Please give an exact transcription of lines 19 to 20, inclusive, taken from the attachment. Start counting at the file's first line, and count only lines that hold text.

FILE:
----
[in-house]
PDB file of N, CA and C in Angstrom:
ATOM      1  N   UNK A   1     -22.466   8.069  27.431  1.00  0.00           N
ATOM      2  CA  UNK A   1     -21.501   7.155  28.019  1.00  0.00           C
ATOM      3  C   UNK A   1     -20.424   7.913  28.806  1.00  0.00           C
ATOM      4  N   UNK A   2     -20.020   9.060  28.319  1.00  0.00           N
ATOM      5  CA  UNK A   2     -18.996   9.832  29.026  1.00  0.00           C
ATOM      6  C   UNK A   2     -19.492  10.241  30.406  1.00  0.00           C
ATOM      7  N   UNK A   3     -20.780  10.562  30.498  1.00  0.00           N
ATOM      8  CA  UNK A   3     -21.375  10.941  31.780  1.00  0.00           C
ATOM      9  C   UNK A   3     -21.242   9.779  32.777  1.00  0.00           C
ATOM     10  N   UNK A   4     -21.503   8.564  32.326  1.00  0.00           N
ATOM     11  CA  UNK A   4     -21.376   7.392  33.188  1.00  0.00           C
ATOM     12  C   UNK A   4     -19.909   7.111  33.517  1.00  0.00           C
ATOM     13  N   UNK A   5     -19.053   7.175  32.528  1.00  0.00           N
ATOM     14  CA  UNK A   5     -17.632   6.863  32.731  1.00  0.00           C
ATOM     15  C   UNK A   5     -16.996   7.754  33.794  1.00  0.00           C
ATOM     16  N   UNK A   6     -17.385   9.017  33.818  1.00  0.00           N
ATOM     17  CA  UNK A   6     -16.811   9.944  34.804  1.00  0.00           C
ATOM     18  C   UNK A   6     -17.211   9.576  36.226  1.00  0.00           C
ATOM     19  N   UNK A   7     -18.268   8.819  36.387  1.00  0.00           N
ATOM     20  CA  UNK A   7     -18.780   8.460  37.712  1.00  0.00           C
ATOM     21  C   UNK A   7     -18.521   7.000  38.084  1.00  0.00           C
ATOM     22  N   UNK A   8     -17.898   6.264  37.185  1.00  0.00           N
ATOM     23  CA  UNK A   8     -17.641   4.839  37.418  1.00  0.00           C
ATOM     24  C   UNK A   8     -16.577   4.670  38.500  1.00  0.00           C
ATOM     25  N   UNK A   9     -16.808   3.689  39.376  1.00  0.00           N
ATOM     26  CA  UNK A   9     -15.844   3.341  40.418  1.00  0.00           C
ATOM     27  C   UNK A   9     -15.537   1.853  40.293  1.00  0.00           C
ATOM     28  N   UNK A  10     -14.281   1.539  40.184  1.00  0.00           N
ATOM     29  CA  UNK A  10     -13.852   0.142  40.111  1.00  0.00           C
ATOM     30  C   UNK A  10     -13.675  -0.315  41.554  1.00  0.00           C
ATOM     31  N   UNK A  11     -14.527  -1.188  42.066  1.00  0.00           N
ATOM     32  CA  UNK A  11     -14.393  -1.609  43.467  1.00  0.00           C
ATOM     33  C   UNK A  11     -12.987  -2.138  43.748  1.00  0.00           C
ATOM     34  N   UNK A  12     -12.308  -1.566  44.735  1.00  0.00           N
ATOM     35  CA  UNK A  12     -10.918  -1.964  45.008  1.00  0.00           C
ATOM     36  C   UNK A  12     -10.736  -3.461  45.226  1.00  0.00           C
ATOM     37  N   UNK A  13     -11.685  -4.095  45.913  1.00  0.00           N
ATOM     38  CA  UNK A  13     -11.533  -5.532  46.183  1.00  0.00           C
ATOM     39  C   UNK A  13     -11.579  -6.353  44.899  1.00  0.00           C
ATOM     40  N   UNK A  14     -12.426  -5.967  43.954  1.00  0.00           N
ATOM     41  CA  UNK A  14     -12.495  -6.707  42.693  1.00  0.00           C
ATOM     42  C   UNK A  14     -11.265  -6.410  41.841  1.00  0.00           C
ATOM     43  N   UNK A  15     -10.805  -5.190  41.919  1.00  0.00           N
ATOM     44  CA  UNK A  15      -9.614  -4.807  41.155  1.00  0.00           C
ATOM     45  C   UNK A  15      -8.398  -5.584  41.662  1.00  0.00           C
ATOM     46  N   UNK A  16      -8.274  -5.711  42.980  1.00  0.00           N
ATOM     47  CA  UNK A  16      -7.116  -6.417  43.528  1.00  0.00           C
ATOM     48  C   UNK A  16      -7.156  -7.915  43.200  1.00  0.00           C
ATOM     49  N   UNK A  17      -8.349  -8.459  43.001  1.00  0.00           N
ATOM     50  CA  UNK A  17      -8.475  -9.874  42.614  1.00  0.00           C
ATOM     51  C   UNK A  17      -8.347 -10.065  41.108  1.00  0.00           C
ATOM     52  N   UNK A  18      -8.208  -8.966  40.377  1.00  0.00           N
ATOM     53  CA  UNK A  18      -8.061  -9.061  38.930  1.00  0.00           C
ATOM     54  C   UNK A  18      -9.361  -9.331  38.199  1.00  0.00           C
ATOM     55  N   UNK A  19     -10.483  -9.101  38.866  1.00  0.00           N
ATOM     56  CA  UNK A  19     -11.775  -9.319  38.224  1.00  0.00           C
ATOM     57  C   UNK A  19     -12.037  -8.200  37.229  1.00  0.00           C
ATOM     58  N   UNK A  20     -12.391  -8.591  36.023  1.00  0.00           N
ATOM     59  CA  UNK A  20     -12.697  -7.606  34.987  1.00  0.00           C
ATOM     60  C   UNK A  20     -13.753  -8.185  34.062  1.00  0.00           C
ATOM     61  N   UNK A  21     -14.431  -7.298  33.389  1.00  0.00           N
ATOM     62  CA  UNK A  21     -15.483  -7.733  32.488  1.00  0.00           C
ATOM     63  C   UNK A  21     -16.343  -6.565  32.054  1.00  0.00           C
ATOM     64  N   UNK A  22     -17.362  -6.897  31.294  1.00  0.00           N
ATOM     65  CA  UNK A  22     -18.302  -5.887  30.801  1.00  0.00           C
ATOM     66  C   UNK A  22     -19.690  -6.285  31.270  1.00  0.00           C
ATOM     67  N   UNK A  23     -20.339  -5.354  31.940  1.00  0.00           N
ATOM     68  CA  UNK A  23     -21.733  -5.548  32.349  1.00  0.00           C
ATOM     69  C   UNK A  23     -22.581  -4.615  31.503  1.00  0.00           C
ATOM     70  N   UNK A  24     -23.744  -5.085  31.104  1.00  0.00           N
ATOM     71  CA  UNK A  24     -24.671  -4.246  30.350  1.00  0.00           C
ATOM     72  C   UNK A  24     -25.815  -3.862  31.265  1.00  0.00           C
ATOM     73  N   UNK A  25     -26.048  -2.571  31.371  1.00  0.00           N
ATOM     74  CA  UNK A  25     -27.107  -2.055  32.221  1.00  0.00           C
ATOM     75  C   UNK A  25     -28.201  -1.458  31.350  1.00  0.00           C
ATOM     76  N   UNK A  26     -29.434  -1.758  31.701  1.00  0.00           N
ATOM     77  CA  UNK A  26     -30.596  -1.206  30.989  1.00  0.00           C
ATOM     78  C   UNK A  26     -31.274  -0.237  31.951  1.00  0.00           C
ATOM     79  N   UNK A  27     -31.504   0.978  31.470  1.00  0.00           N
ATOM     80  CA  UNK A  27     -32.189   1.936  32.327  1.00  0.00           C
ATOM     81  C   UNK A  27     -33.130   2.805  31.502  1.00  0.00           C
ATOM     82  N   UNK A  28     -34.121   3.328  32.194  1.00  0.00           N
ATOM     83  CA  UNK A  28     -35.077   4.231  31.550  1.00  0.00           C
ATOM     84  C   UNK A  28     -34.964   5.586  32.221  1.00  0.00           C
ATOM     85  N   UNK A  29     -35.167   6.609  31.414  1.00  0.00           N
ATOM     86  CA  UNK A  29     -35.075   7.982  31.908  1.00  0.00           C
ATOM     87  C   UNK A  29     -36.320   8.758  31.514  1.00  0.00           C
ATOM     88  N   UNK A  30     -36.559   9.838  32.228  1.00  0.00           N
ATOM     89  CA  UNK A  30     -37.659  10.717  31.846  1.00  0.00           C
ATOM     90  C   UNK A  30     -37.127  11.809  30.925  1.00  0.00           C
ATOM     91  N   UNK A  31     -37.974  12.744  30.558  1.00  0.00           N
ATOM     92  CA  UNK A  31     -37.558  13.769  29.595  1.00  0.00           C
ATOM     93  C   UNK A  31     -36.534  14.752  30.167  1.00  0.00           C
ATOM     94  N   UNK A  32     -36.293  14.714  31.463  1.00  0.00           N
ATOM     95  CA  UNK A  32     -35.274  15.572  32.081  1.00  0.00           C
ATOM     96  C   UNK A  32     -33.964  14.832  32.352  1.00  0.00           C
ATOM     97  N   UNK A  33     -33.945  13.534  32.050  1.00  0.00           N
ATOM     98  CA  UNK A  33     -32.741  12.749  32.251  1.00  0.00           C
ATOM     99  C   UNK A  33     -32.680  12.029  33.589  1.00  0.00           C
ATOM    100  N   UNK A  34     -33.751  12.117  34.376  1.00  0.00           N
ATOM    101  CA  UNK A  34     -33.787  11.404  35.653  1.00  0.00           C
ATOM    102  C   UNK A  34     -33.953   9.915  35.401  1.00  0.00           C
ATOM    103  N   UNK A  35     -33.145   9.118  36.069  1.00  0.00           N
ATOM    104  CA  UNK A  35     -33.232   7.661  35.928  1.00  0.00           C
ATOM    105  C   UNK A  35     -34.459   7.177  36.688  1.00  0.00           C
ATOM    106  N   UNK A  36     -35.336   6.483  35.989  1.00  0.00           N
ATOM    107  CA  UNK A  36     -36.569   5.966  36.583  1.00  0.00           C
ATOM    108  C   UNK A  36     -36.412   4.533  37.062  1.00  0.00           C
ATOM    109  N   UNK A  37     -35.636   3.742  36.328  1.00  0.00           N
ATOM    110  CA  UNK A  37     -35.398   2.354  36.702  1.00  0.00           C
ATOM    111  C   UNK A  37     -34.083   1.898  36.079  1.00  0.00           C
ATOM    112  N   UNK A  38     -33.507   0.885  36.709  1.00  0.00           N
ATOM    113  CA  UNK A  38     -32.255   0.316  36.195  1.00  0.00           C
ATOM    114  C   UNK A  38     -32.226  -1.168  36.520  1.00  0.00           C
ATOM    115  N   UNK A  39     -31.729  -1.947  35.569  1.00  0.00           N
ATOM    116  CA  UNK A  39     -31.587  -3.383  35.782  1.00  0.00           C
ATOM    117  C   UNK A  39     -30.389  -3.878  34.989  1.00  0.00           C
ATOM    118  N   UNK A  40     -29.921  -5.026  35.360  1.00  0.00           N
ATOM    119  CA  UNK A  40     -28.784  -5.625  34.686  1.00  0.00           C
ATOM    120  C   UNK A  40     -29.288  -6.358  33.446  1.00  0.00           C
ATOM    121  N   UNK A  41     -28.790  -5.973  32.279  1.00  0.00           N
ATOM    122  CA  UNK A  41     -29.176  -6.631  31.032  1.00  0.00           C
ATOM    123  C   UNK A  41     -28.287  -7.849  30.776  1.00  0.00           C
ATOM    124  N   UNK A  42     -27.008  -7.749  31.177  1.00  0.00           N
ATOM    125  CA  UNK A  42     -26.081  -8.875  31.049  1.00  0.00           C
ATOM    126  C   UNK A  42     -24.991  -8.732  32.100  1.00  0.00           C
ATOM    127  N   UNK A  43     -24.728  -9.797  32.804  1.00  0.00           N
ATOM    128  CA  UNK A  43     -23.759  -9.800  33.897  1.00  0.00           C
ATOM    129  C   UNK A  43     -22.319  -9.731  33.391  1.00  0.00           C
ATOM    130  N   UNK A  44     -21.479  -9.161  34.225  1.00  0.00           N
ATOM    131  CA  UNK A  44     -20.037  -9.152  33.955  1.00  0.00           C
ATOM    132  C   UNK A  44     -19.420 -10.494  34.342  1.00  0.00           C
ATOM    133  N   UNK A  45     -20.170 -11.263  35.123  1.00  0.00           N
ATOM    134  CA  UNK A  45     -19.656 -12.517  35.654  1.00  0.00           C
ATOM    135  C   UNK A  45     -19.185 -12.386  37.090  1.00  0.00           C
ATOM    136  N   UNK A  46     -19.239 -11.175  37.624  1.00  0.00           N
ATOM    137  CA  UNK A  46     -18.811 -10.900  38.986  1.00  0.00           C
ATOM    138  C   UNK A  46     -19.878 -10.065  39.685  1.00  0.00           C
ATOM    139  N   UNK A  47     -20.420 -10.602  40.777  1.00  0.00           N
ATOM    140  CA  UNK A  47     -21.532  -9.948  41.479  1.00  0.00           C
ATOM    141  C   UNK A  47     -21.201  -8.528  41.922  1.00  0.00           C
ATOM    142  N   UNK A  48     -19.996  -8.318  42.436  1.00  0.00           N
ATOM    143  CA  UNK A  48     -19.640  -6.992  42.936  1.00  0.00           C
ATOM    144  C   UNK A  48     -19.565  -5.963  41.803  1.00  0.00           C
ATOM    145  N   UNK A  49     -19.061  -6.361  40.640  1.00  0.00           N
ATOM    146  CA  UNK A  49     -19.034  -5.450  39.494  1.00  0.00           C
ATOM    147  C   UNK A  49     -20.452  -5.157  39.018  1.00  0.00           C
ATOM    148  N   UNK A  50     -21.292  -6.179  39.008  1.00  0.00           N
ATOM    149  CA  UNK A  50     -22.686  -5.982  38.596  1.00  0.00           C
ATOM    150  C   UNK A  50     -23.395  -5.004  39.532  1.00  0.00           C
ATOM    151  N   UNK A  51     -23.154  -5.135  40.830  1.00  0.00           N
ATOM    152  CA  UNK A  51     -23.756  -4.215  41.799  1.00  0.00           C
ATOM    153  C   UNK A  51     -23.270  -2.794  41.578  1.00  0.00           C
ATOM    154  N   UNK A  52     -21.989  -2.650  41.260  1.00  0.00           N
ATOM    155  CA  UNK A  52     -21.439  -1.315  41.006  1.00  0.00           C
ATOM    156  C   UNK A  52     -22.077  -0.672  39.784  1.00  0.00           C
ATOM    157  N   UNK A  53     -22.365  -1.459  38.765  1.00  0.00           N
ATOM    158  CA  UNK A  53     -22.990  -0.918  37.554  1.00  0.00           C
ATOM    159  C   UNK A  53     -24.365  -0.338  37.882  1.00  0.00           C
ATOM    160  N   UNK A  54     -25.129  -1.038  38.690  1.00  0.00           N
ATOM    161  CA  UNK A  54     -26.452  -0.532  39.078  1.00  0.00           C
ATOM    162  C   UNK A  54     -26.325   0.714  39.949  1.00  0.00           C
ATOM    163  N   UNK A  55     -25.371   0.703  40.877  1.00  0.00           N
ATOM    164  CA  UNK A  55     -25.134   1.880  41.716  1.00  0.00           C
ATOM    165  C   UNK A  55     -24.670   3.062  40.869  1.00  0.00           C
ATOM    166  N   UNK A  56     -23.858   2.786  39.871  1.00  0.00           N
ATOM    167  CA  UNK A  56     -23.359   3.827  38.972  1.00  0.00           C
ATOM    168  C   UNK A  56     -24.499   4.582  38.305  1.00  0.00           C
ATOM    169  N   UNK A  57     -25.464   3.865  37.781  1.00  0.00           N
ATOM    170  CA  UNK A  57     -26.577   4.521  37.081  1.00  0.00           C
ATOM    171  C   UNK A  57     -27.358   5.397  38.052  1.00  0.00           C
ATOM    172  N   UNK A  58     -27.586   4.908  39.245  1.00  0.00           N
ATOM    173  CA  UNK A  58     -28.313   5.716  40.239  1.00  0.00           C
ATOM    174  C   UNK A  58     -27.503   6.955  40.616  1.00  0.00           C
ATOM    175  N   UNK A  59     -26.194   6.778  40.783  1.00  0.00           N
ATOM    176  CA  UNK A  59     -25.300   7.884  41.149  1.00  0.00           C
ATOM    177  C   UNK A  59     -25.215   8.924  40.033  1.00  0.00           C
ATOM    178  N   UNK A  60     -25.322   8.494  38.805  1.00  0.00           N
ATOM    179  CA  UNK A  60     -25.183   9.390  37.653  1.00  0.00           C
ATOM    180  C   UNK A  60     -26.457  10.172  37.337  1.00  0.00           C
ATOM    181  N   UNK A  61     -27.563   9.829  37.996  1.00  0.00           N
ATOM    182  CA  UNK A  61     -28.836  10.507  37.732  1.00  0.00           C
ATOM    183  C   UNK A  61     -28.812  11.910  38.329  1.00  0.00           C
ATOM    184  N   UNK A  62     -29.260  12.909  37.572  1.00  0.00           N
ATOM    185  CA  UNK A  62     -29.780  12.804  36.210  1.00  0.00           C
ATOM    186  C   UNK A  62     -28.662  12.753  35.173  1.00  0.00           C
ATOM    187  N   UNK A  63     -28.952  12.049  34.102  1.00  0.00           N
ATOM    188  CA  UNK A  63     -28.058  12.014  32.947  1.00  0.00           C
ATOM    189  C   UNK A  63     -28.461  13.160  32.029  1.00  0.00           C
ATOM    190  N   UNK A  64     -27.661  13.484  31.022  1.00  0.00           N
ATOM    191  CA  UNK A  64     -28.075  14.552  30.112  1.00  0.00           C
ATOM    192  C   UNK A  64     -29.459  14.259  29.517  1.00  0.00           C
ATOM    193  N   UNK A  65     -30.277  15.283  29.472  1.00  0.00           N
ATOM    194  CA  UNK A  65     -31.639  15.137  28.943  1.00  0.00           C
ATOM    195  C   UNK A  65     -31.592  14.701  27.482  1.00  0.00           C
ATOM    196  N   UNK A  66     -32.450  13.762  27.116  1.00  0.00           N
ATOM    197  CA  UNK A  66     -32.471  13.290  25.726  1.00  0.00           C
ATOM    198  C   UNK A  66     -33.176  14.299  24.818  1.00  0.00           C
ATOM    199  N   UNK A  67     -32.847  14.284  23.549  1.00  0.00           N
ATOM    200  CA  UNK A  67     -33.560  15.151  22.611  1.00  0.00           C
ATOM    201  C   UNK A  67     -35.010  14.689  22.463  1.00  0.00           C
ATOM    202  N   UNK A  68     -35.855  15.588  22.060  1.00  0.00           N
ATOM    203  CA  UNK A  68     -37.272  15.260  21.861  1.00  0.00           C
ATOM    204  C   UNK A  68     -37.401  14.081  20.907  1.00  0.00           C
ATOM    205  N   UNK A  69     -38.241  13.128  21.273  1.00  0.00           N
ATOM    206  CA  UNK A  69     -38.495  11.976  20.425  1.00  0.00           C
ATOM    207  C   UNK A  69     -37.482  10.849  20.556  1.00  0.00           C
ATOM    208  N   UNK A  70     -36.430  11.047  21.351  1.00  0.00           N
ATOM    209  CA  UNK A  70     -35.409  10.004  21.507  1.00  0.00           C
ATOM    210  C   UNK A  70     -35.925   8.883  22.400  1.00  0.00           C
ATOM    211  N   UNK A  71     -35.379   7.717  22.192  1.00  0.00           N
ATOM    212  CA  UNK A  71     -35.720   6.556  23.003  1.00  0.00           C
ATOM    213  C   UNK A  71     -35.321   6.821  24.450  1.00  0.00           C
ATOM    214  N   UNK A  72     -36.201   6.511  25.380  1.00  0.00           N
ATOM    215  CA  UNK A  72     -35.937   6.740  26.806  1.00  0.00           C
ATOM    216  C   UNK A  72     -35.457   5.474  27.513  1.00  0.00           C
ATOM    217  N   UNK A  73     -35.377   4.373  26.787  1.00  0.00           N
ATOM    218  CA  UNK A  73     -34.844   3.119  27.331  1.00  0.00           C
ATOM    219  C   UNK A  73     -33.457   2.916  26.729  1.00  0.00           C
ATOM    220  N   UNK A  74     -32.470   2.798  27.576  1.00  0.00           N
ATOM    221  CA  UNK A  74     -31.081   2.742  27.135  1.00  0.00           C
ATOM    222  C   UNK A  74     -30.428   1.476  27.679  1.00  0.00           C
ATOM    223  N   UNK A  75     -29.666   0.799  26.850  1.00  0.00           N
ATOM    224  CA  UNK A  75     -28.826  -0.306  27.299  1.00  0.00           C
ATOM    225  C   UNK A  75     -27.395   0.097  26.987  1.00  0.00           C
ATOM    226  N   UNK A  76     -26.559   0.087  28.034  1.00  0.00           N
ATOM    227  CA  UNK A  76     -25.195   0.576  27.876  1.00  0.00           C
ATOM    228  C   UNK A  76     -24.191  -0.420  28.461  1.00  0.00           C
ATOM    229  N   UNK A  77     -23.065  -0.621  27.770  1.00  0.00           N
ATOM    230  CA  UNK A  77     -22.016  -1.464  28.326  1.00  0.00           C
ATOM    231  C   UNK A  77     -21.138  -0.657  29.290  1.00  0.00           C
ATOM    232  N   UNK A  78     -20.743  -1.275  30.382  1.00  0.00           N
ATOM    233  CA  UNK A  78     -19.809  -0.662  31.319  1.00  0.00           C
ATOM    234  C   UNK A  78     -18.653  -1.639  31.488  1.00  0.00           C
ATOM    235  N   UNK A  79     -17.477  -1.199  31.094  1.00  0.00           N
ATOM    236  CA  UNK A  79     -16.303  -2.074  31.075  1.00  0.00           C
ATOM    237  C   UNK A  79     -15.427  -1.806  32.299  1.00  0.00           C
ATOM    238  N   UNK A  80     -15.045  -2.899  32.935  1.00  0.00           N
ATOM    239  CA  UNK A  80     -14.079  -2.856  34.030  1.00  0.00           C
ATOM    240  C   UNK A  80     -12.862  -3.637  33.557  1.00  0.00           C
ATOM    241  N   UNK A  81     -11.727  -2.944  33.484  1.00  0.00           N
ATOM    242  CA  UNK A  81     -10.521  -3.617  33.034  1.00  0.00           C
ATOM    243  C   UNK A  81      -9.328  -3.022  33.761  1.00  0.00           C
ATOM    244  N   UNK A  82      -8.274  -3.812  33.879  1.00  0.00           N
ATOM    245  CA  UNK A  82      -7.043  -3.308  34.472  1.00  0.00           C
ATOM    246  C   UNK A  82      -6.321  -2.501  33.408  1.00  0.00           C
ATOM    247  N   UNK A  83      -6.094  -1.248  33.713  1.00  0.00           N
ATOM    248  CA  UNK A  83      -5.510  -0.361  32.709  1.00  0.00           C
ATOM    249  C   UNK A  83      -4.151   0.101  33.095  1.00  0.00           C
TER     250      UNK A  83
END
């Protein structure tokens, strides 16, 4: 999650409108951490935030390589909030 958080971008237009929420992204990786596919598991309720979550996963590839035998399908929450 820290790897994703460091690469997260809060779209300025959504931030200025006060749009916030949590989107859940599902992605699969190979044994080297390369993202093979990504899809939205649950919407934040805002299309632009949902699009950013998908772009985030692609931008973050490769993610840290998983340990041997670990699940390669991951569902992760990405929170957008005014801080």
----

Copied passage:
ATOM     17  CA  UNK A   6     -16.811   9.944  34.804  1.00  0.00           C
ATOM     18  C   UNK A   6     -17.211   9.576  36.226  1.00  0.00           C